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    It’s snowing heavily on the autobahn out of Stuttgart but our driver, Florian, is relaxed and smiling as he triggers the ‘push-to-pass’ button and our Porsche Taycan goes ballistic.

    This is the party trick for the heavily-revised Taycan 2.0 and the digital speedo numbers flash rapidly past a totally-legal 200km/h despite the surrounding traffic.

    The countdown on the instrument panel runs backwards from 10 to zero as a 1000Nm wall of torque hits as hard as anything in a Porsche road car. Then, thankfully, it’s over and we can sit and relax. Phew.

    Much later there is a full-fat, launch-control, ‘push to pass’ exit from Porsche’s Weissach technical centre – fully approved by the guards on the gate – to bookend the ride-along preview to the 2024 Porsche Taycan and reinforce the work done for 2024.

    The significance in the Taycan work is as obvious as Porsche’s work on electrifying its future. The German sports car company is about to go all-in on an electric-only replacement for its Macan SUV, its top seller, and is also finalising development of a battery-electric SUV flagship.

    Against that backdrop, the switch to a single 800-volt electrical architecture for Taycan 2.0 makes even more sense. So, too, does a claimed range of up to 678 kilometres.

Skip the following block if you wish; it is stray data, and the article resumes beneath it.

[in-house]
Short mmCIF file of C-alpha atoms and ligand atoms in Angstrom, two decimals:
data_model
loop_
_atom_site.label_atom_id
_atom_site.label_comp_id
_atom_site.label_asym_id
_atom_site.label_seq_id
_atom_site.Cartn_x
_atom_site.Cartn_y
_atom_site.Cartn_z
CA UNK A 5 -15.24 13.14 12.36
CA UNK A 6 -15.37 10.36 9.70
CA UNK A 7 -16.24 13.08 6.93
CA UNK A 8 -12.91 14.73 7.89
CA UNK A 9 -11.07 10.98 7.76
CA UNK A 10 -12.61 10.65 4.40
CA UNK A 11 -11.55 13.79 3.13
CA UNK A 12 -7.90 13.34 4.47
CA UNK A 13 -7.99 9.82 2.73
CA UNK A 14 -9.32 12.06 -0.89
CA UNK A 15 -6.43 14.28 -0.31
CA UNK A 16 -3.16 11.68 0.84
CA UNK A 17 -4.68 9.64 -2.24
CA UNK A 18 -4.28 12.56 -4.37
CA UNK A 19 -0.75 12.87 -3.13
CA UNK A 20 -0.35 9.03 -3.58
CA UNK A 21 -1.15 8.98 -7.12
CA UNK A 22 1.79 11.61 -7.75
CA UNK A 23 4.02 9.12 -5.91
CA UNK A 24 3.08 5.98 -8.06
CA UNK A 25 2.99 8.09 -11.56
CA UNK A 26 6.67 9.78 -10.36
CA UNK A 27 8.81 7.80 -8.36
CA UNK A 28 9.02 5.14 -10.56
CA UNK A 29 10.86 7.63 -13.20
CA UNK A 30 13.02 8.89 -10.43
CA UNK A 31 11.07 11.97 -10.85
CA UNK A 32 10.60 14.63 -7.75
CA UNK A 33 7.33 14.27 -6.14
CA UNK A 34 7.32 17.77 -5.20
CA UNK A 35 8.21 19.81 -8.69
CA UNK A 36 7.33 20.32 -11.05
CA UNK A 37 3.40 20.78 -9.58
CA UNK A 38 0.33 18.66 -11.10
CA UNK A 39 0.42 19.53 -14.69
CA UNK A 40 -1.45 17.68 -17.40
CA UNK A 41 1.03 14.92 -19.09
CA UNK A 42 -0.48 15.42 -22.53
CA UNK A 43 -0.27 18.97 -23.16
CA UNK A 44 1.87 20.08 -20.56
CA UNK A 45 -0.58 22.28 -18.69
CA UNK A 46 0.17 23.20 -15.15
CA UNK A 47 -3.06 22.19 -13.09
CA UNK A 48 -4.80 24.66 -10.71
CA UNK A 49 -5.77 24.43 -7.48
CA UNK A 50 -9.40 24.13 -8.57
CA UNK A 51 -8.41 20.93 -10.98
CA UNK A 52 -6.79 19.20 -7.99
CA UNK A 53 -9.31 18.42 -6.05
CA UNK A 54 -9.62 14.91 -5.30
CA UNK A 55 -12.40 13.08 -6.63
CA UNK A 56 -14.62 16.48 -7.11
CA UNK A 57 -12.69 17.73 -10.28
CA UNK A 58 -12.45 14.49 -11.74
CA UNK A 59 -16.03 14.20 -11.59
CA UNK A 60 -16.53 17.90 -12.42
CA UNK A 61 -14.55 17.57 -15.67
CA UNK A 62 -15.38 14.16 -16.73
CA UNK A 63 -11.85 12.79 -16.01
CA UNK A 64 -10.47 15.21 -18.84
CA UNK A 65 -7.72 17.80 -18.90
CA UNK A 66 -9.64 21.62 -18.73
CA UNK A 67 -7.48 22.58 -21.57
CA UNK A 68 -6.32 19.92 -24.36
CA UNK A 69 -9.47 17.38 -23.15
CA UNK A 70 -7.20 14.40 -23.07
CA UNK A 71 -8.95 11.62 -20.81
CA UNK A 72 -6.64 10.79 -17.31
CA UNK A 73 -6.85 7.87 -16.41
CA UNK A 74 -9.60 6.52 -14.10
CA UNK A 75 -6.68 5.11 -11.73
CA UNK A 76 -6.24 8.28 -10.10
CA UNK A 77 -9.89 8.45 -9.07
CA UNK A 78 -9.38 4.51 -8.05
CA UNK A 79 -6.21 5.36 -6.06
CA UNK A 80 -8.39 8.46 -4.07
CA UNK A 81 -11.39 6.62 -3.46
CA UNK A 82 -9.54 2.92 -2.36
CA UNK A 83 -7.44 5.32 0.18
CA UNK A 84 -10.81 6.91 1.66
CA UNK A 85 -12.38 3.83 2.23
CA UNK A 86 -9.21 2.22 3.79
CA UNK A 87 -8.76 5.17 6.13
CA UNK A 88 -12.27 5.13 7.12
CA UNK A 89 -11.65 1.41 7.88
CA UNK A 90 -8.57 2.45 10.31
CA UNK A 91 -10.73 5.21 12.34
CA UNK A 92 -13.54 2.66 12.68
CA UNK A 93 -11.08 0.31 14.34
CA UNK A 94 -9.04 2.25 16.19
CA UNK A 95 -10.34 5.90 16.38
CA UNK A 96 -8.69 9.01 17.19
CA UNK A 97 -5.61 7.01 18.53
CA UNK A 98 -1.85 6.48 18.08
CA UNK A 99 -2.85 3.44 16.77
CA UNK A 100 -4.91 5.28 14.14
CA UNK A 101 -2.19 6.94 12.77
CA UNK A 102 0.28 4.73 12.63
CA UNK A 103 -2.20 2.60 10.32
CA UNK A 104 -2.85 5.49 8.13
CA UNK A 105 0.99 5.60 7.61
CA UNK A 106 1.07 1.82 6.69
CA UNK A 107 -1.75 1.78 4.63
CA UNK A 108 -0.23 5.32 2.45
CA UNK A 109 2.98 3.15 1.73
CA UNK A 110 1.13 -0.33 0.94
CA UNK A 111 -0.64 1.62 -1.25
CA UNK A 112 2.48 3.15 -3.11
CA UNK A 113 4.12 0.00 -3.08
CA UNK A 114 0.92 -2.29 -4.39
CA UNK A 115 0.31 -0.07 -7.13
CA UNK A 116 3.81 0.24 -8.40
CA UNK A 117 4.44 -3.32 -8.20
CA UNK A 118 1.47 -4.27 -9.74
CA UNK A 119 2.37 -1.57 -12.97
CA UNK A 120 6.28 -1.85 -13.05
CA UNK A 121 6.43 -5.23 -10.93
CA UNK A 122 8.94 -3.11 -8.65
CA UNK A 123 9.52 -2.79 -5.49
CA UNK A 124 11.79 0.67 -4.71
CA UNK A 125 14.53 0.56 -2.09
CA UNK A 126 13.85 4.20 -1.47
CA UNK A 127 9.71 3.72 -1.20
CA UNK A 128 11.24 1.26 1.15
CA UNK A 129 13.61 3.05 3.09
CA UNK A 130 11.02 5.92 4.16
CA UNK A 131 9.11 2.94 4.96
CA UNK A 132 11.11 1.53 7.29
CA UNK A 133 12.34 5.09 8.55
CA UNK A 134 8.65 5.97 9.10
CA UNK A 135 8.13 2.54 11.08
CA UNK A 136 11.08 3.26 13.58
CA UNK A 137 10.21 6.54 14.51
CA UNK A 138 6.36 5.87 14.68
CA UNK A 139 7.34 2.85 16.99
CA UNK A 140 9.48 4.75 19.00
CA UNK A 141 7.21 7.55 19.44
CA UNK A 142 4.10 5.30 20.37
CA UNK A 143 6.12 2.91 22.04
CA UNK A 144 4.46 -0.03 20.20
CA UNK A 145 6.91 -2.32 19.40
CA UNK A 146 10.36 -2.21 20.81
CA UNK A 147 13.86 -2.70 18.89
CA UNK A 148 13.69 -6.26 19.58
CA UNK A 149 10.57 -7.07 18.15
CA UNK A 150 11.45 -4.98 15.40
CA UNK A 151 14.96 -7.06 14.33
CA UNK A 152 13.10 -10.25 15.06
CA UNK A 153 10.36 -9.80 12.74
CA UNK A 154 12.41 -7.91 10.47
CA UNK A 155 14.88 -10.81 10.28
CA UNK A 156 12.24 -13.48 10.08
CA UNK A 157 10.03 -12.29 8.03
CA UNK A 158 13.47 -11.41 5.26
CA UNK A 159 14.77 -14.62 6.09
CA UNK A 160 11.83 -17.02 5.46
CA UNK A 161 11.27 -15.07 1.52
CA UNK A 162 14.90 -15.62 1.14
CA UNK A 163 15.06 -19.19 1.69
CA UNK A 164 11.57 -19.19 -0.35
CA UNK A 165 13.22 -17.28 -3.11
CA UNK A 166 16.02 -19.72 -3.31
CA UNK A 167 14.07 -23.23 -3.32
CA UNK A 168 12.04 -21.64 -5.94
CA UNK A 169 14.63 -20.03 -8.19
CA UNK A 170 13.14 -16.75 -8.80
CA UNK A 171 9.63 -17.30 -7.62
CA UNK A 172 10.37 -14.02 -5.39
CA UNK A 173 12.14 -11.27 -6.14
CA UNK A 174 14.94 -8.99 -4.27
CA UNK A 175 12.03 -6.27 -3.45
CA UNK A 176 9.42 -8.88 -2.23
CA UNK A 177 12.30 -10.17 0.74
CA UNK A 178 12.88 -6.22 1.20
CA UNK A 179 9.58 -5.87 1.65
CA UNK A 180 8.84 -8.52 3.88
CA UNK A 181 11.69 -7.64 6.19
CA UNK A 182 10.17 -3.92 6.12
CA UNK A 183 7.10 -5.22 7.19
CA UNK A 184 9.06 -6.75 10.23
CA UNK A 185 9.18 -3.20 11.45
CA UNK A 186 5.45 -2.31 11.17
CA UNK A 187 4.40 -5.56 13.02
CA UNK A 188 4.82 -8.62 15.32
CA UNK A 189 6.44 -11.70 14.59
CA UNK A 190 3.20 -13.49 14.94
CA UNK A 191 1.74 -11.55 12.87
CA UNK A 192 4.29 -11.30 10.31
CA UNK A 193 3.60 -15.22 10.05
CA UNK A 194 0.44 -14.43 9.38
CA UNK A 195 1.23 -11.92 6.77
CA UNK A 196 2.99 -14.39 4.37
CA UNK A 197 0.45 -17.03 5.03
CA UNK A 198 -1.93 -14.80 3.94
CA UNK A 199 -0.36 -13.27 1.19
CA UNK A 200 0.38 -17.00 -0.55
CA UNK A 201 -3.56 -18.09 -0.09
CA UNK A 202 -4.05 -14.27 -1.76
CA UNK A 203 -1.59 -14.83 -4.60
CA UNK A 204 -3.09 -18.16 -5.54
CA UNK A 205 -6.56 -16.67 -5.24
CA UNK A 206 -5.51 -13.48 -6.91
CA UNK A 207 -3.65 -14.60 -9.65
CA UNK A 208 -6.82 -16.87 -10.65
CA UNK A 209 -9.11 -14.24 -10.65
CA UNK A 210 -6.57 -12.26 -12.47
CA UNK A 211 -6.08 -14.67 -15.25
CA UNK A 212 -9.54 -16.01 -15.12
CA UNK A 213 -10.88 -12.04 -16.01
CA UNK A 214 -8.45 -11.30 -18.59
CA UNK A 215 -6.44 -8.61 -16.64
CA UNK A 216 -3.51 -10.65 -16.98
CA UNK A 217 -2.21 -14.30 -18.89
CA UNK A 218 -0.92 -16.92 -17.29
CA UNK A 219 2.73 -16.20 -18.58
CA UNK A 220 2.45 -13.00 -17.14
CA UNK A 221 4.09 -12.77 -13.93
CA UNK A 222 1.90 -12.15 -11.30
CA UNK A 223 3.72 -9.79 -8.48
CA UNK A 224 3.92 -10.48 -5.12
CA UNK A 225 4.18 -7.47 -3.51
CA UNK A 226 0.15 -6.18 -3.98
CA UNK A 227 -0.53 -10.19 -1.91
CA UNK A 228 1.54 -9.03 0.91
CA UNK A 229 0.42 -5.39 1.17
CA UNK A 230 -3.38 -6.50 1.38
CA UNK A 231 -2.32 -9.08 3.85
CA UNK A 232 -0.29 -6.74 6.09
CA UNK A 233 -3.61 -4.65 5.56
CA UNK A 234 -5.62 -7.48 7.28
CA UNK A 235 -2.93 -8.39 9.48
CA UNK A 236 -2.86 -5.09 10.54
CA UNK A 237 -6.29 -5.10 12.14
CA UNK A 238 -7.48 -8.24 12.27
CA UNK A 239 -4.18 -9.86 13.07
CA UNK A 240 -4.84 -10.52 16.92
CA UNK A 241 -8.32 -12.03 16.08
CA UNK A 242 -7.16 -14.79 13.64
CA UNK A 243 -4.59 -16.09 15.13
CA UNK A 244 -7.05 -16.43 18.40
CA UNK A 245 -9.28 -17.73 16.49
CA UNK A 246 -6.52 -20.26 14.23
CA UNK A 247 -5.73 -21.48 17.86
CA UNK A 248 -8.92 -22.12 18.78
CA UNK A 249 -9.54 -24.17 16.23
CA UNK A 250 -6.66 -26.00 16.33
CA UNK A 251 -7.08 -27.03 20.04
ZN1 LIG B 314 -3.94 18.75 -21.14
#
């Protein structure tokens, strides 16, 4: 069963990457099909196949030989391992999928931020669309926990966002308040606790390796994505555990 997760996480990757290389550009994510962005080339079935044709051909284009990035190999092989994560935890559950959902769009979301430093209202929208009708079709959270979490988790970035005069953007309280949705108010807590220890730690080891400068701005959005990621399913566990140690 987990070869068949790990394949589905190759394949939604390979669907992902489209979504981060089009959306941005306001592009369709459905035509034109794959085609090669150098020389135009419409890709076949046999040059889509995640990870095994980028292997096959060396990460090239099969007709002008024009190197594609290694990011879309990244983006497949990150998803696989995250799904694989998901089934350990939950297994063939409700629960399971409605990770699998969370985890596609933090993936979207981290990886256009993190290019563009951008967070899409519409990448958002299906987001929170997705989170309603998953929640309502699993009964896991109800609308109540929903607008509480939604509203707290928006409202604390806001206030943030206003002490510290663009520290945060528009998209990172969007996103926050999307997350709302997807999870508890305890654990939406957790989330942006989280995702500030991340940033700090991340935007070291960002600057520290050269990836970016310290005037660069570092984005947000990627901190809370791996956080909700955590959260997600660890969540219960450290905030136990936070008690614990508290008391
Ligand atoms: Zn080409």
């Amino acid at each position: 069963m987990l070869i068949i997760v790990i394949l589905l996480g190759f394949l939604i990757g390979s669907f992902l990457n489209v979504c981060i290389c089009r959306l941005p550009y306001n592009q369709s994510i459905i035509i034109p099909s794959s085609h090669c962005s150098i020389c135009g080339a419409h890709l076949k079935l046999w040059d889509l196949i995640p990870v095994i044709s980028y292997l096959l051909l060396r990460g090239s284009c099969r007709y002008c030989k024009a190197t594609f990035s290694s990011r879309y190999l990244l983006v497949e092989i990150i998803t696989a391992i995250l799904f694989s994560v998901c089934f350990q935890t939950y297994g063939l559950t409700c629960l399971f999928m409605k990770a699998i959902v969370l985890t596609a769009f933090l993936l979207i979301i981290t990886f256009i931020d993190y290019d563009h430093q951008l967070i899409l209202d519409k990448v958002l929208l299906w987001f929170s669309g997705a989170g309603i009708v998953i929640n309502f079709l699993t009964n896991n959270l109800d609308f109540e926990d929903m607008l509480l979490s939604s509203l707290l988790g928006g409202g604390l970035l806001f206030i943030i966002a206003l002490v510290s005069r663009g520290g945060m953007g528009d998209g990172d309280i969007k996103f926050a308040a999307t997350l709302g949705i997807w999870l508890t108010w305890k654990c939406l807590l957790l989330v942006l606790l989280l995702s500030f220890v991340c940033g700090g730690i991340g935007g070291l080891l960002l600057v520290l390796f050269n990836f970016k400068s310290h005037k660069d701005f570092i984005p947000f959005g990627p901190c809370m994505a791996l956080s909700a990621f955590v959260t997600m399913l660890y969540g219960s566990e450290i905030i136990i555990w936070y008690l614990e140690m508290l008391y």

But the Taycan is here and now, with Porsche Cars Australia confirming “the new all-electric Taycan models will arrive in Australia in mid-2024”.

    As expected, the $164,400 bottom line for the Taycan has blown out, with the updated car now starting from $175,100 before on-road costs.

    The model walk-up continues with the Taycan 4S from $216,300, Turbo starting at $307,500, Taycan Turbo S from $374,200, Taycan 4 Cross Turismo starting at $198,000, then the 4S Cross Turismo from $224,000, and the flagship Taycan Turbo Cross Turismo starting at $310,400.

    The extra spend brings a lot more technology to the car, as well as even-faster 0-100km/h sprint times, headlined by a 2.4-second result – trimmed by 0.4 seconds – on the Taycan Turbo S.

    Charging times have also been trimmed, with Porsche claiming all versions can now be boosted from 10 to 80 per cent of capacity in 18 minutes – but it stresses this is with “maximum DC charging power”.

    Adaptive air ride suspension is now standard across the range, with Porsche Active Ride on all-wheel drive models, and there is also a wireless charging pad in the cabin.

    Higher, further, faster

    In Australia, the Taycan story began in 2021 – and 1496 cars have been sold since then.